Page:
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“What’s the relationship between the Gospel and social justice?” That’s a question I’ve been asked many times over the last few years. It’s one of those hot-button issues that we Christians can get riled up about fairly quickly, regardless of where we come down on it. Unfortunately, discussions about the relationship between the Gospel and social justice also tend to muddy the waters rather than clear them up. What I would like to do, then, is give us a good look at the Gospel and social justice from 40,000 feet. I have found that getting an aerial view of this issue before we wrestle with particulars on the ground is essential. So here’s the Gospel and social justice from 40,000 feet:

social-justiceThe Gospel is about a past achievement. Social justice is about a present work. The Gospel is about what Jesus accomplished (past tense) for our redemption some 2,000 years ago in his life, death, and resurrection. Social justice is about bringing (present tense) Jesus’ redemptive achievement at the cross to bear upon the injustices that exists in our world.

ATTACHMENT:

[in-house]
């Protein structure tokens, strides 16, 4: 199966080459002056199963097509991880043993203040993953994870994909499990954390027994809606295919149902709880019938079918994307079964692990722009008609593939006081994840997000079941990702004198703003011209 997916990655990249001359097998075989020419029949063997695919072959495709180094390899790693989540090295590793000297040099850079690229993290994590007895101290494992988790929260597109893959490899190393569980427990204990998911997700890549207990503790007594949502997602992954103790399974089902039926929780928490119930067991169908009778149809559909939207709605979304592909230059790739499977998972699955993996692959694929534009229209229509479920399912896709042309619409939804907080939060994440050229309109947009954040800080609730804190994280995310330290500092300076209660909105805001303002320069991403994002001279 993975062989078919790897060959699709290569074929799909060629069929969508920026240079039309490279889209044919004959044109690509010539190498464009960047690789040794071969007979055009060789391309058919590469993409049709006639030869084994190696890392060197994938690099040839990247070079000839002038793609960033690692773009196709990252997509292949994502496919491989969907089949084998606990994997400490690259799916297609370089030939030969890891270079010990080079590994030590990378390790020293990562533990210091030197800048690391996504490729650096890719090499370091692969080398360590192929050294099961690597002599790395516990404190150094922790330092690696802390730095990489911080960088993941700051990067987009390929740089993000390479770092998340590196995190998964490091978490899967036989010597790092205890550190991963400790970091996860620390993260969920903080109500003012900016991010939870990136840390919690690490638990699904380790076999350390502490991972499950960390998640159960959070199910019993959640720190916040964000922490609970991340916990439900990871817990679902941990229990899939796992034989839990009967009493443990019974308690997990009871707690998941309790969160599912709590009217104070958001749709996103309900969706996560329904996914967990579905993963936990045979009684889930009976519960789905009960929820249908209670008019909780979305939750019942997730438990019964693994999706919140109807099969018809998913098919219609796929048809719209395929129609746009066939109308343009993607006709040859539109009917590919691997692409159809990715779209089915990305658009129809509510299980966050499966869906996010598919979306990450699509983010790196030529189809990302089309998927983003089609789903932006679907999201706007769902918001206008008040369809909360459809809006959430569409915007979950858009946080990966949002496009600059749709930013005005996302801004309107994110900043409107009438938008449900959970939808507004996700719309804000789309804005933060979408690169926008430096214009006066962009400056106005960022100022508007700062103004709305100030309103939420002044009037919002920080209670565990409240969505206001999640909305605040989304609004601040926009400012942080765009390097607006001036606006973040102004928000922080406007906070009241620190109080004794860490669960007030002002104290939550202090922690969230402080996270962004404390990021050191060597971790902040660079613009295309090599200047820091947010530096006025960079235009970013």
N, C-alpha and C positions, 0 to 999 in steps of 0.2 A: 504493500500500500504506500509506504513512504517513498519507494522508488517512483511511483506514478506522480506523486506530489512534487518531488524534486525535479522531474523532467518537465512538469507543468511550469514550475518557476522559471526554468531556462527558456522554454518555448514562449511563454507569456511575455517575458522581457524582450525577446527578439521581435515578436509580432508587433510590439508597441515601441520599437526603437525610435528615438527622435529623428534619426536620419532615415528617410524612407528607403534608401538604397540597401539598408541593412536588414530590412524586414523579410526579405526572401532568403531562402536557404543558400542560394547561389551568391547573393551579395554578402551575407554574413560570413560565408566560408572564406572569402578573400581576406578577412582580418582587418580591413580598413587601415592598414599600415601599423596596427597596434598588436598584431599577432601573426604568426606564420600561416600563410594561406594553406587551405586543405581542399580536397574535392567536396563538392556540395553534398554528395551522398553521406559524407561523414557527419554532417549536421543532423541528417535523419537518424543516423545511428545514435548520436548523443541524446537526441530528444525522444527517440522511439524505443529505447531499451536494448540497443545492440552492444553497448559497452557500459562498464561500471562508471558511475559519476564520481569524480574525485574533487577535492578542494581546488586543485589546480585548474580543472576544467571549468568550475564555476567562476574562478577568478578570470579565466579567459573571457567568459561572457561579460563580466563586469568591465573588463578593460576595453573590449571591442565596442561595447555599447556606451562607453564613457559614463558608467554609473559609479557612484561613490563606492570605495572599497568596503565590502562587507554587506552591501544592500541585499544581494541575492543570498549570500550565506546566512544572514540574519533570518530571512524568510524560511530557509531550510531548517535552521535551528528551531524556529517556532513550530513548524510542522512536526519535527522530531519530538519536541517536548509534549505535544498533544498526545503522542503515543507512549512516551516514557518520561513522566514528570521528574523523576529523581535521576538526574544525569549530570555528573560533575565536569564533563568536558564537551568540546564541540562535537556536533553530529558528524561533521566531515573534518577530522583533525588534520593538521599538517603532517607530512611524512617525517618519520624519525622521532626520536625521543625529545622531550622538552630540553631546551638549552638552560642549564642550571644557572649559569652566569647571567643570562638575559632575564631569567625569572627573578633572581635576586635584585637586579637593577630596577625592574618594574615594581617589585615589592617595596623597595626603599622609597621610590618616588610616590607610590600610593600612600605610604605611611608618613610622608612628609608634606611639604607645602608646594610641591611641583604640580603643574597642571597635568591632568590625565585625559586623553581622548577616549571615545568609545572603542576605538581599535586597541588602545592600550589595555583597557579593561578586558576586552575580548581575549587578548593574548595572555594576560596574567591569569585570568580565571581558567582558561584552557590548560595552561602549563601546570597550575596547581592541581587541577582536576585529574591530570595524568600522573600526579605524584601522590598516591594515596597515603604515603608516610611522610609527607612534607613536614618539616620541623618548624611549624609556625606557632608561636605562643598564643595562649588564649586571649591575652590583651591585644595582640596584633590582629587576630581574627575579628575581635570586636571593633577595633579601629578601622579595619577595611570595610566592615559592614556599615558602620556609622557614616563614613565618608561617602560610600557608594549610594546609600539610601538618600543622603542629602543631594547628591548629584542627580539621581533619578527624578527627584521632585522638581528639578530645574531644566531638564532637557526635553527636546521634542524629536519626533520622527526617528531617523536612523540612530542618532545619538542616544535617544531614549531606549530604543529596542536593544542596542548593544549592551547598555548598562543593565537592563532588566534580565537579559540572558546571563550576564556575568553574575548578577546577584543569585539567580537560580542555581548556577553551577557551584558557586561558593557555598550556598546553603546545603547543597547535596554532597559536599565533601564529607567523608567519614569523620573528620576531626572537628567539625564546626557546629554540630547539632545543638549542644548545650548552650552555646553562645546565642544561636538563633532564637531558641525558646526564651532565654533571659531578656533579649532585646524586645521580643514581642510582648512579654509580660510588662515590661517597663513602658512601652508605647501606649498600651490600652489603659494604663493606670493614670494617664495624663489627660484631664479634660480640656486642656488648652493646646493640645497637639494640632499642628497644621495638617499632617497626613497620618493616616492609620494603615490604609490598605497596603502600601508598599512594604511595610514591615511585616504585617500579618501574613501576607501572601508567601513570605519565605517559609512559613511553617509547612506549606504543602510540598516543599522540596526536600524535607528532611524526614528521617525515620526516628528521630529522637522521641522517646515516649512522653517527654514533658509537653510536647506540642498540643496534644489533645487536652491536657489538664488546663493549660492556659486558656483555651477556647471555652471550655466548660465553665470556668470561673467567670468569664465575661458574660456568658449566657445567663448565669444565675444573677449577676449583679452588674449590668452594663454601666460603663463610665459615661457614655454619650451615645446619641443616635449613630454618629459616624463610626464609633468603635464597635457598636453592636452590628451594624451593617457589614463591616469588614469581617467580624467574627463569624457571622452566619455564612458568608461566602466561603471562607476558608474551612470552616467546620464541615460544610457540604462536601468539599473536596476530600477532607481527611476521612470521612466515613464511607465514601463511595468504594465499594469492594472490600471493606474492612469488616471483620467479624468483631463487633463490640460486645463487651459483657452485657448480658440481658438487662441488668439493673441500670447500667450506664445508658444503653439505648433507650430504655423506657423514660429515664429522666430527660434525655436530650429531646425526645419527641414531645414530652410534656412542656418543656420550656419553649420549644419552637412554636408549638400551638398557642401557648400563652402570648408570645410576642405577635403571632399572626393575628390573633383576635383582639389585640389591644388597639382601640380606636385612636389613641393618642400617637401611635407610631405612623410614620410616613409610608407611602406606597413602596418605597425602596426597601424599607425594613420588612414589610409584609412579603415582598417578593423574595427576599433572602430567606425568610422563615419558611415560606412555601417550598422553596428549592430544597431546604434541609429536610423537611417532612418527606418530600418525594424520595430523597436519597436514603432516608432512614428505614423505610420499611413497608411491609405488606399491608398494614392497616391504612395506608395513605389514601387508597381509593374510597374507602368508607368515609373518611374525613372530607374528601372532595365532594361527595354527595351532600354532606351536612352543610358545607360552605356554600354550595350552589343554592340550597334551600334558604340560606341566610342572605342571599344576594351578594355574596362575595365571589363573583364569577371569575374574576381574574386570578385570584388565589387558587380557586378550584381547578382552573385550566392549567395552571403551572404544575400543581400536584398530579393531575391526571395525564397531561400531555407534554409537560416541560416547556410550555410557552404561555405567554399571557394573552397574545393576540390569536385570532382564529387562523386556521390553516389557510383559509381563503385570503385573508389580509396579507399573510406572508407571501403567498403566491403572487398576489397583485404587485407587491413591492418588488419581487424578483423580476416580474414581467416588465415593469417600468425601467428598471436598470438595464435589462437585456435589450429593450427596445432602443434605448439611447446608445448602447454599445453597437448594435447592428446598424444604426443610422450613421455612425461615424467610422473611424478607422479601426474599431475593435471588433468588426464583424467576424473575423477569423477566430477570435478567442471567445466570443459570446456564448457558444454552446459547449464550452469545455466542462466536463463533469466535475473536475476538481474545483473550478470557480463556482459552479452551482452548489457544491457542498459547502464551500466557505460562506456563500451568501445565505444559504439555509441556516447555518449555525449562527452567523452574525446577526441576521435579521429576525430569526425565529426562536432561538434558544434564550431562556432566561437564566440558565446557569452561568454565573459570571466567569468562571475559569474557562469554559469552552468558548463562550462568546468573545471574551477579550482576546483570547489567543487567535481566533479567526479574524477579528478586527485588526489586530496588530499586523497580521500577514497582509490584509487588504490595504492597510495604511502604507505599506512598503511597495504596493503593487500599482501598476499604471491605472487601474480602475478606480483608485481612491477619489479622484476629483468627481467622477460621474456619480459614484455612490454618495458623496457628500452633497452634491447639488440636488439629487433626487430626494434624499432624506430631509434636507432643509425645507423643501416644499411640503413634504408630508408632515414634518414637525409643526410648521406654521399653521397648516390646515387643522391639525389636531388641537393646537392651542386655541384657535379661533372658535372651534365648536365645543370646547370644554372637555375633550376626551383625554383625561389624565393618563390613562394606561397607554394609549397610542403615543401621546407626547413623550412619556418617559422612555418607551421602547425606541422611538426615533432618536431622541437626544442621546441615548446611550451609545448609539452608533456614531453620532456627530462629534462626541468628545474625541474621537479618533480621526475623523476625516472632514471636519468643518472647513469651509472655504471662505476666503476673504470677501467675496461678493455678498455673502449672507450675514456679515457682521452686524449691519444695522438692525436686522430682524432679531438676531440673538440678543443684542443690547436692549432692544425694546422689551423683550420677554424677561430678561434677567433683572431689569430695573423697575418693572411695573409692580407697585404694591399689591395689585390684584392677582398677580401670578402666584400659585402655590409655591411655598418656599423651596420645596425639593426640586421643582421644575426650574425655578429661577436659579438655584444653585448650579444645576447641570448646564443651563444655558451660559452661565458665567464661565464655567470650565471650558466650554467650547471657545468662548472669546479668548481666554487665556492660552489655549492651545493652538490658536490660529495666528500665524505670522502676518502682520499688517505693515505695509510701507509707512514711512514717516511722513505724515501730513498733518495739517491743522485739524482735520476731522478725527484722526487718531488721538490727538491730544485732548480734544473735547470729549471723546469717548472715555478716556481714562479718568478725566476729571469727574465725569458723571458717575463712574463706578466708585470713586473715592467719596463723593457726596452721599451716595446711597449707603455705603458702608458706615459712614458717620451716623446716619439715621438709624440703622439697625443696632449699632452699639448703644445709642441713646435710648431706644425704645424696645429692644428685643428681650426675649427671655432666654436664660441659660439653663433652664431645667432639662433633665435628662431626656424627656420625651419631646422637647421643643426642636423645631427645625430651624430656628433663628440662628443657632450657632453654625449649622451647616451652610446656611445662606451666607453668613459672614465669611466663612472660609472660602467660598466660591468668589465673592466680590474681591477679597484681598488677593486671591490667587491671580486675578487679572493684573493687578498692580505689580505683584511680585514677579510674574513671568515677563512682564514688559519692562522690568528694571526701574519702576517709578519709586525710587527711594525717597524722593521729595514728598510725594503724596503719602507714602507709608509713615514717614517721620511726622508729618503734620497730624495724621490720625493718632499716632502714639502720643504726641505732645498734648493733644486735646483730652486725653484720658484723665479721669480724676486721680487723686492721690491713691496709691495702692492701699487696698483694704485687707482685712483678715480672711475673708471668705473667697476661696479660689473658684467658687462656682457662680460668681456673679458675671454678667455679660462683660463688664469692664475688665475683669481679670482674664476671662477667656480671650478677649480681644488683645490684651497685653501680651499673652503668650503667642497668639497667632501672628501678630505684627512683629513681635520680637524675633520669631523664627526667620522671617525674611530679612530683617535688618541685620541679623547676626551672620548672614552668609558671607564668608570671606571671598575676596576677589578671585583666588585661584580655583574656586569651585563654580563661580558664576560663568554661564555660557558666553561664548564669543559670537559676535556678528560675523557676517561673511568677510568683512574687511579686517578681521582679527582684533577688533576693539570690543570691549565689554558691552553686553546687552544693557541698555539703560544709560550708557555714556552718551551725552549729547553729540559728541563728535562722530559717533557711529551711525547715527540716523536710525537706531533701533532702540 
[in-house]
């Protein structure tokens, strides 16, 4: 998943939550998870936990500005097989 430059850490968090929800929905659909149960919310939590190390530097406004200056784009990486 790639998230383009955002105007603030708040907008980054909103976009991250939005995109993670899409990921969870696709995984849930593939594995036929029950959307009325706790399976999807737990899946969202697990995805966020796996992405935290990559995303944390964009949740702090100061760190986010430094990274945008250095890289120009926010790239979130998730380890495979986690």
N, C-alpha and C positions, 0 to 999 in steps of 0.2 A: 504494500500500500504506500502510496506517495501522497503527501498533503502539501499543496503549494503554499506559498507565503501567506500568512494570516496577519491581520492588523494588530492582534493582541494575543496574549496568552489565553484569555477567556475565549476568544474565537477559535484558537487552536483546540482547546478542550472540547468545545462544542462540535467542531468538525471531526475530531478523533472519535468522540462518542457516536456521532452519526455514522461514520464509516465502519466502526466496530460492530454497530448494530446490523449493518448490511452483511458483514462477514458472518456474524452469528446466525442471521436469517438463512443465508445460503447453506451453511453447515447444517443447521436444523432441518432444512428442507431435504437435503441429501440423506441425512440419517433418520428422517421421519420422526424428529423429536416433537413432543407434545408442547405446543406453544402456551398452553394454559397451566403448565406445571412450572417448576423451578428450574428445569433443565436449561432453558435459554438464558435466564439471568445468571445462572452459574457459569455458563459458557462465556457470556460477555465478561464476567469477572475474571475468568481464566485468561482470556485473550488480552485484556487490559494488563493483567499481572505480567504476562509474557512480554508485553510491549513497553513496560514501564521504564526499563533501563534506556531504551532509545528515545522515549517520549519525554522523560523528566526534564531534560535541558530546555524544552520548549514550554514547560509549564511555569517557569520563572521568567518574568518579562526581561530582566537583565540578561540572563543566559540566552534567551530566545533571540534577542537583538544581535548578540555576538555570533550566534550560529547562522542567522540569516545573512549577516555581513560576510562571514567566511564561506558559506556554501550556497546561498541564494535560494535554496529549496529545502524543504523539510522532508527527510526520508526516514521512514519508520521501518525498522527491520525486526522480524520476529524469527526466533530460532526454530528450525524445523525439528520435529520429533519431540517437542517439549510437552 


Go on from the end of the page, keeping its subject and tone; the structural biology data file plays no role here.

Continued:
Think about it this way: on the one hand, the Gospel is about vertical justice. At the cross Jesus satisfied the holy justice of God against us and our sin in order “to reconcile to himself all things, whether on earth or in heaven” (Col. 1:20). Not only is the cross the place where guilty sinners are forgiven, it is also the place where the restoration and reordering of the created order was guaranteed and made possible. This is the Gospel in a nutshell. The Gospel is not about what we have done or even will do; it’s solely about what God has done in Jesus through his life, death, and resurrection. As Martin Luther once said, “The only contribution we make to our justification is our sin which God so graciously forgives.

On the other hand, social justice is horizontal and flows out of the vertical justice that Jesus satisfied and the reconciliation that he accomplished in his redemptive mission. We pursue horizontal justice (for the oppressed, poor, widow, orphan, etc.) because God first achieved vertical justice (cf. 1 John 4:19) at the cross and thereby guaranteed the eventual renewal and reordering of all creation when the sons of God are revealed (Romans 8:19-23). It is critical that we recognize that the horizontal work of social justice is made possible and empowered by God’s vertical achievement of justice in the Gospel.

  • http://Website John

    Great explanation Dan. We’ve got to keep this relationship right or we’ll undermine both the Gospel and social justice.


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